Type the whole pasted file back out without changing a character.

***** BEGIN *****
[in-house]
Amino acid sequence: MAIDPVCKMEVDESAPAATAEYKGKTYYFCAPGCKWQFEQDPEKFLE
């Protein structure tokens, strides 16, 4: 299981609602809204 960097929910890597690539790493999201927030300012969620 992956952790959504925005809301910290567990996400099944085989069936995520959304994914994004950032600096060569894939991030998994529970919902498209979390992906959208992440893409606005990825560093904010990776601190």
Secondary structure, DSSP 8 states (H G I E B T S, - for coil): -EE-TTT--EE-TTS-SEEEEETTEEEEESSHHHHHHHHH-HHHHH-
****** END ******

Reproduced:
[in-house]
Amino acid sequence: MAIDPVCKMEVDESAPAATAEYKGKTYYFCAPGCKWQFEQDPEKFLE
């Protein structure tokens, strides 16, 4: 299981609602809204 960097929910890597690539790493999201927030300012969620 992956952790959504925005809301910290567990996400099944085989069936995520959304994914994004950032600096060569894939991030998994529970919902498209979390992906959208992440893409606005990825560093904010990776601190």
Secondary structure, DSSP 8 states (H G I E B T S, - for coil): -EE-TTT--EE-TTS-SEEEEETTEEEEESSHHHHHHHHH-HHHHH-